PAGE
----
Sunday, August 1, 2004

Look Who's Talking: Rich Kiley

Technically in charge

Rich Kiley, interim head of CincyTech USA, plans to return to his retirement and his 11 Cavalier King Charles spaniels.
The Enquirer / MEGGAN BOOKER
Rich Kiley reluctantly took this job, and he's not going to keep it. The former Procter & Gamble Co. executive was named interim head of CincyTech USA, which aims to elevate the region's high-tech sector, when Johnathan Holifield resigned in May. Before retiring from P&G in 2002, Kiley headed the company's venture capital fund. By the end of September, Kiley, 58, goes back into retirement at his Hyde Park home, dabbling in high tech, and helping to raise 11 Cavalier King Charles spaniels.

Assess Cincinnati's progress in building its high-tech sector.

I think we've done an excellent job at moving things forward, and we're in a different place today than we were three years ago. We've got the state involved in the Third Frontier program and played a role in formulating that program. Groups like The Circuit have done a great job at entrepreneurial training. Queen City Angels and C-CAP are recognized in the state as one of the best angel capital networks. I think on a broad front, a lot has been done. University of Cincinnati and Cincinnati Children's research budgets have increased significantly. ... The question is, is Cincinnati seen as a major high-tech hub growth hub in the United States today? I think the answer continues to be no.

What are the next big things the region needs to accomplish?

We need to work together to get a consistent message out across the country about the good progress that's been made in Cincinnati. There needs to be a consistent marketing message and communication that things are dramatically different here than they have been in years past, and that this region is highly competitive as a place to grow high-tech companies.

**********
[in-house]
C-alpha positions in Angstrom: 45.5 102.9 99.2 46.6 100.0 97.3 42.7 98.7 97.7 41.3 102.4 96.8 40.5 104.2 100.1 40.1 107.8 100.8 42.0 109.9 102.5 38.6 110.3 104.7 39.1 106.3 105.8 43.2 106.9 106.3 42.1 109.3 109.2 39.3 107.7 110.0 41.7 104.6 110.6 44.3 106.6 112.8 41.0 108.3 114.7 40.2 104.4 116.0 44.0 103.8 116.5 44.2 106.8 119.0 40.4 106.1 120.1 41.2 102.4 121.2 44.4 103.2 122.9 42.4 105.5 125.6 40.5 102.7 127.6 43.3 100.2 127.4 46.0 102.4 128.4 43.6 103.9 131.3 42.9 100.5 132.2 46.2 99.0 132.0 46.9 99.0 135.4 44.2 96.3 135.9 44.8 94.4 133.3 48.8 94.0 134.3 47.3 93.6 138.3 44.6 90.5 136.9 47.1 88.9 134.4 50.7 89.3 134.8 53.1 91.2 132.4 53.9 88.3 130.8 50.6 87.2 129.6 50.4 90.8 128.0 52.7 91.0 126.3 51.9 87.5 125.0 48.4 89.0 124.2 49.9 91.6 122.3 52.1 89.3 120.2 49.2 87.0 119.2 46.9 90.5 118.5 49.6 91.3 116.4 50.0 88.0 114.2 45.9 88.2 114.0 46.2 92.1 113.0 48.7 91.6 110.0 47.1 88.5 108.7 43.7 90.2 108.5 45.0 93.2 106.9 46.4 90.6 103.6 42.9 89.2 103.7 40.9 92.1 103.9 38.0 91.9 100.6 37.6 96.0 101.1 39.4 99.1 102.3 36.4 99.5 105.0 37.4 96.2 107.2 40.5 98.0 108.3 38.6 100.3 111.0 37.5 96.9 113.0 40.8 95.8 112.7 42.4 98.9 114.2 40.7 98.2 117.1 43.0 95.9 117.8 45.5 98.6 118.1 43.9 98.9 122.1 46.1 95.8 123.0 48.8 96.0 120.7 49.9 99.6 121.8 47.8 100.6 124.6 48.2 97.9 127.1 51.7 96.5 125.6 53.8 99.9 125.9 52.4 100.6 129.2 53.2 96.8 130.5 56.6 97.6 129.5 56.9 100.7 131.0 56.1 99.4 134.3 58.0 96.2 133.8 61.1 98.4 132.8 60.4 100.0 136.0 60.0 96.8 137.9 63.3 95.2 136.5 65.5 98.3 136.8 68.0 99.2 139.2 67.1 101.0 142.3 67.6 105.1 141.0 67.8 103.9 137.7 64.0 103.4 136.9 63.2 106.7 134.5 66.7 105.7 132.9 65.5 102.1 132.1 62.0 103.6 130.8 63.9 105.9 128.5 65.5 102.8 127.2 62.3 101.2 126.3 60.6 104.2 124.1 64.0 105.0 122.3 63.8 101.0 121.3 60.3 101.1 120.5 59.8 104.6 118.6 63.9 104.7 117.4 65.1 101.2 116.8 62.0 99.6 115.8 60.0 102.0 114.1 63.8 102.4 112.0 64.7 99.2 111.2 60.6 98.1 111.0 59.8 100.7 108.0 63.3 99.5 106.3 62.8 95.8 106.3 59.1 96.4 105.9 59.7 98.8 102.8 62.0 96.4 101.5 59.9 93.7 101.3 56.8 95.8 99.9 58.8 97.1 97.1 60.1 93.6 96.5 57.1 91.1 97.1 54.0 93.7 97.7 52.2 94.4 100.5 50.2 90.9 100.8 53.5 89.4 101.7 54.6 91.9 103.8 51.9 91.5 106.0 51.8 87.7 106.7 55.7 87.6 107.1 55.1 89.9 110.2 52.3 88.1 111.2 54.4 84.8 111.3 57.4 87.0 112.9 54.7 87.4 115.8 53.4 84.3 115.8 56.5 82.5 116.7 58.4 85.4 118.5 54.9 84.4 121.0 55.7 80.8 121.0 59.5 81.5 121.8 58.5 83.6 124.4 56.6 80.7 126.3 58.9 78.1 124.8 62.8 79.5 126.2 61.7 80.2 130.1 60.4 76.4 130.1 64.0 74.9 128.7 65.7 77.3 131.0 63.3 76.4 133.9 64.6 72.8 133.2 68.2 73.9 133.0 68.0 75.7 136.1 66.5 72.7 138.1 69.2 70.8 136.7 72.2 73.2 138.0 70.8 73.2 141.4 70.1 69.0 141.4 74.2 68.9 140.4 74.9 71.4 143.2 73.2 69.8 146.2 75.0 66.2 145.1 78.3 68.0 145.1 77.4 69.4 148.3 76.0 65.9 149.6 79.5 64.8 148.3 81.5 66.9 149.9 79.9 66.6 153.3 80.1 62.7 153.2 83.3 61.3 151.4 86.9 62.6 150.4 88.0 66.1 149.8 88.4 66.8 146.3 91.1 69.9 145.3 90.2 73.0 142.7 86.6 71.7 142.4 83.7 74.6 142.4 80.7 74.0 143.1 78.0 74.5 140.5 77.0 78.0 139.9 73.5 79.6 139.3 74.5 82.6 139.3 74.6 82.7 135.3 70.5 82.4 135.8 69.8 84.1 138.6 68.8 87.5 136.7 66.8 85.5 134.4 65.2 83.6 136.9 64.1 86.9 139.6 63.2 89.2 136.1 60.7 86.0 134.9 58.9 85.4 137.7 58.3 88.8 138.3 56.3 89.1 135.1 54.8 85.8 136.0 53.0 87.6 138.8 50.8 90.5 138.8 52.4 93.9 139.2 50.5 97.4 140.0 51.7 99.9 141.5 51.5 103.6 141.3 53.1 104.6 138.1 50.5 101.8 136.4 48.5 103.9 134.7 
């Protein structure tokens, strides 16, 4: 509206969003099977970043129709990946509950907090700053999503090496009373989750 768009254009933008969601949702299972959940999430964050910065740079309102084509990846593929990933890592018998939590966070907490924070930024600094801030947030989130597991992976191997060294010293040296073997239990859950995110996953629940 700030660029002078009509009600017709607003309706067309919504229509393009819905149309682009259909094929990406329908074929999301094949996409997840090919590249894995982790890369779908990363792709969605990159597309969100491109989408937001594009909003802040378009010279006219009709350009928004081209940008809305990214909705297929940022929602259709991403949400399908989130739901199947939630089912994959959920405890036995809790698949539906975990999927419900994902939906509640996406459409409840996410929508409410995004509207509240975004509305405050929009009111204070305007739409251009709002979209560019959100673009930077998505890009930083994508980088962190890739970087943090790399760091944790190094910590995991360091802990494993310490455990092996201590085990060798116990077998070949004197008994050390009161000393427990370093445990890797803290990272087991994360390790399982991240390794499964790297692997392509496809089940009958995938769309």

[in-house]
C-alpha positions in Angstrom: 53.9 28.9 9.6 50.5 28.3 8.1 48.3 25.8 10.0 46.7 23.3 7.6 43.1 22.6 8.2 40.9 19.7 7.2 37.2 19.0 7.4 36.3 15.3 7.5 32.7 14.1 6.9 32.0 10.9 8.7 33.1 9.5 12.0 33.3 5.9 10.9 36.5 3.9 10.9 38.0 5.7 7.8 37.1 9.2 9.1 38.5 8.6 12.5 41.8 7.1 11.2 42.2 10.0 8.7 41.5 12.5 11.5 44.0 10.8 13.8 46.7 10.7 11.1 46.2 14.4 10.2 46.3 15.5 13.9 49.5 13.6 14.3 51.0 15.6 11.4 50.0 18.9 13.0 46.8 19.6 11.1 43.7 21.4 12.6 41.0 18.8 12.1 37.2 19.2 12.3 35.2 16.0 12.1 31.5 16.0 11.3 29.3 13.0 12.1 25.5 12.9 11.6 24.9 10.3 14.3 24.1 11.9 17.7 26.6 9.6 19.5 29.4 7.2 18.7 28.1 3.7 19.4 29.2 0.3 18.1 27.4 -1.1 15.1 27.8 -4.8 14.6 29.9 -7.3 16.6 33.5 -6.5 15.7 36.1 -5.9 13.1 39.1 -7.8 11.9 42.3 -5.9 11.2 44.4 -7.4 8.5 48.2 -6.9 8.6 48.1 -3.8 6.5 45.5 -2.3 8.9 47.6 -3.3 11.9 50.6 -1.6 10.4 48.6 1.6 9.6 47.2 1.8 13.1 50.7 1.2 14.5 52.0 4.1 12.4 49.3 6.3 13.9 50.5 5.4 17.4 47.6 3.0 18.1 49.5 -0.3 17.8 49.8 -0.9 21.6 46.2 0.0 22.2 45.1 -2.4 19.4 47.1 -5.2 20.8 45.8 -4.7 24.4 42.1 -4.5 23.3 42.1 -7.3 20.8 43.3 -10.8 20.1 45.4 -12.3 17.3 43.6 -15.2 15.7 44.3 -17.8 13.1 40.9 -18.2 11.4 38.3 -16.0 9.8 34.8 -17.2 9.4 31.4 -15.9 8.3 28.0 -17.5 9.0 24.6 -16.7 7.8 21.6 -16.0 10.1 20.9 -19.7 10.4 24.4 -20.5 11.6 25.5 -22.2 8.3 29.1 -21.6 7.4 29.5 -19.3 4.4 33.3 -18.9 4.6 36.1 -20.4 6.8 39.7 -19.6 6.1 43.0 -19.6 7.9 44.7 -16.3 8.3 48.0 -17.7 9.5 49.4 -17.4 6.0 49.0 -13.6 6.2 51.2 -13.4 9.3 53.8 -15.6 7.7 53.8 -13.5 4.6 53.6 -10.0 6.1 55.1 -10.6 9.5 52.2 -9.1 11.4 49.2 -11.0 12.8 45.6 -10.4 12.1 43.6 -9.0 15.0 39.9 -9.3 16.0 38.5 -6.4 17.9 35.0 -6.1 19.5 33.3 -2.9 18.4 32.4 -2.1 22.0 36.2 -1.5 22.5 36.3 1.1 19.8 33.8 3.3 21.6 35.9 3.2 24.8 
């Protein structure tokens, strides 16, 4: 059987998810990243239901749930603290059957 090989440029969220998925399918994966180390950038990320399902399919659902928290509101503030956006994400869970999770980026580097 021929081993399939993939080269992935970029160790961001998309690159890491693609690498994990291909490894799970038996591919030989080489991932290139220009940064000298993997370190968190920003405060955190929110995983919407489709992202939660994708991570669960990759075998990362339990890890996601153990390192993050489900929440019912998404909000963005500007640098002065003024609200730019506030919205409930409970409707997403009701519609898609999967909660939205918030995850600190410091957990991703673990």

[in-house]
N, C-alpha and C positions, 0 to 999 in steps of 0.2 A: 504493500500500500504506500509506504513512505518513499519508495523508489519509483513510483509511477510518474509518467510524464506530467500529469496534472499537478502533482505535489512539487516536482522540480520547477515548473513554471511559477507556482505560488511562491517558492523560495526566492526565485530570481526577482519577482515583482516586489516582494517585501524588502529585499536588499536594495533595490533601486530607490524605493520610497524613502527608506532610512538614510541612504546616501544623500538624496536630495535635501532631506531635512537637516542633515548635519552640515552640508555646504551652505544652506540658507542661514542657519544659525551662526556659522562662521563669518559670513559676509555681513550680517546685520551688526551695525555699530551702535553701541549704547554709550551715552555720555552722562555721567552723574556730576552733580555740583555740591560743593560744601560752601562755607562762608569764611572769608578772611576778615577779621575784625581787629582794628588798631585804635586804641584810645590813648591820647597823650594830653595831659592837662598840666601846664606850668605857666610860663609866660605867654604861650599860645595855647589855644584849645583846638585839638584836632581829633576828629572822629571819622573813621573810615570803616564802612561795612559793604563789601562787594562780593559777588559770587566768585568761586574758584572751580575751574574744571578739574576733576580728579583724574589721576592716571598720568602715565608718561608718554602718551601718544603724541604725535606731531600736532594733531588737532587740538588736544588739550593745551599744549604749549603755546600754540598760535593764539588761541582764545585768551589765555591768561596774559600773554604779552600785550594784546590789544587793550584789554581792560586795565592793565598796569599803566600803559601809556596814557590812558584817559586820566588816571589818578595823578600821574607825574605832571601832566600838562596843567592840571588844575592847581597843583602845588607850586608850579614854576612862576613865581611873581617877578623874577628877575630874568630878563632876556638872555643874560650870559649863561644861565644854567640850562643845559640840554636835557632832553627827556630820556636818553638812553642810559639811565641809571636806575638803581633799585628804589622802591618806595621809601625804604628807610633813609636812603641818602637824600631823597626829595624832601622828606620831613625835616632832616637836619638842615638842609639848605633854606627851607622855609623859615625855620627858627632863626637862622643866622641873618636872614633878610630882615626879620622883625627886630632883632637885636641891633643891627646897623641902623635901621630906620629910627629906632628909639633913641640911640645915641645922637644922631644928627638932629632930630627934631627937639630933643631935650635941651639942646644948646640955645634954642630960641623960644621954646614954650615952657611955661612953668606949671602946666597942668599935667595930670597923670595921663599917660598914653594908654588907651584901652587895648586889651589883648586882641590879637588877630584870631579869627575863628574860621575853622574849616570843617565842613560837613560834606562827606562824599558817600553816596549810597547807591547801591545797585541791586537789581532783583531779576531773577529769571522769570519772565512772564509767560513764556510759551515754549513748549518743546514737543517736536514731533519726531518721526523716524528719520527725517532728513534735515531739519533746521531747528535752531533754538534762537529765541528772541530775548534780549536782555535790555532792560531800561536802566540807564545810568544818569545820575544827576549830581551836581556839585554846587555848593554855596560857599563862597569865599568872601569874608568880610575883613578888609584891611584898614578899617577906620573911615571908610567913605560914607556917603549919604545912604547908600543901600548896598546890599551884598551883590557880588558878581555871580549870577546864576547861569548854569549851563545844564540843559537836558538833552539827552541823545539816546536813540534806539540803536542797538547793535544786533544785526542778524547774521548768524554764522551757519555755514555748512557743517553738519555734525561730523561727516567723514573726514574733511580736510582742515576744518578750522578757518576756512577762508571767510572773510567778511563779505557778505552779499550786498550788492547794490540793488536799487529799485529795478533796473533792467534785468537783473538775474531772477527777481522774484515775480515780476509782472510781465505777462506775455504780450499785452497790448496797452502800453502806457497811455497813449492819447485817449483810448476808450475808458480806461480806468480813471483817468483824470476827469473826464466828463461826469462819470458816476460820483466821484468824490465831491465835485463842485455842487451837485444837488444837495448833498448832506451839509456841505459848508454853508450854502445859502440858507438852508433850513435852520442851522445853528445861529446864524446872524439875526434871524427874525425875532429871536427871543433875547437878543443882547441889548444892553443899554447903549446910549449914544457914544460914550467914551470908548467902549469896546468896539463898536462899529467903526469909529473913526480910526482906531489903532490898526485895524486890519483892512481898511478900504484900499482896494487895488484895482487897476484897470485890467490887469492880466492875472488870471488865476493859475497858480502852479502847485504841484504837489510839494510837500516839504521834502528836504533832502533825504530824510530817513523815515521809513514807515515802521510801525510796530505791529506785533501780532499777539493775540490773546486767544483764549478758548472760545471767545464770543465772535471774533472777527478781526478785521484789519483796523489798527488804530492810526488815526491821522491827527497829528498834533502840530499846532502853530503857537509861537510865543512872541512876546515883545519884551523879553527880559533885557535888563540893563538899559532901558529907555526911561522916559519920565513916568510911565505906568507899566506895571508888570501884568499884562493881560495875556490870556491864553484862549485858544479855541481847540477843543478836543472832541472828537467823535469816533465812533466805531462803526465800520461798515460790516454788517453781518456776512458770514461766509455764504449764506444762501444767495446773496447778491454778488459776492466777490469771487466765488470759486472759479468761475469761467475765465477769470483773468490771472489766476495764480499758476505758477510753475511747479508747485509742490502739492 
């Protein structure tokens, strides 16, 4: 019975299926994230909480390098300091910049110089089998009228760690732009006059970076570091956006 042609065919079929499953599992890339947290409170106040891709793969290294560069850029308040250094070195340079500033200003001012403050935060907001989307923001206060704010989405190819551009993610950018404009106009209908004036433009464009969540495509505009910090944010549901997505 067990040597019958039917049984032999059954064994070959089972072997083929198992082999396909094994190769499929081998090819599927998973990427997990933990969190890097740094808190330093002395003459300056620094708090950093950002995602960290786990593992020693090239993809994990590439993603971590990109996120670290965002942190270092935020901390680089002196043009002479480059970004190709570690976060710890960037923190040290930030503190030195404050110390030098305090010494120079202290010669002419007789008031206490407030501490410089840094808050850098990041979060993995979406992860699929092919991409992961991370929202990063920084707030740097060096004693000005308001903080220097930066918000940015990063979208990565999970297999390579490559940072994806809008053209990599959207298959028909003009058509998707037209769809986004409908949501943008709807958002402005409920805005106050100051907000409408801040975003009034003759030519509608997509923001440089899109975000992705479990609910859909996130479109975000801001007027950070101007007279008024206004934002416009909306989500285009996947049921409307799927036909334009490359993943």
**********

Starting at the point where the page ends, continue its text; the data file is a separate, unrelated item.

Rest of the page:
How do you attract new high-tech companies to move here?

One (motivation) might be to be close to basic research going on in their area of research. That's why leveraging UC and Children's are very important. Another might be to be close to major customers. We're fortunate to have major Fortune 500 companies like Procter & Gamble and GE and Toyota, which are major customers of technology companies.

Does Cincinnati have the right kind of work force for this industry?

We're somewhat better than the U.S. average; we're not quite in the same league as a place like Boston, where they have a higher percentage of Ph.D. graduates.

John Byczkowski

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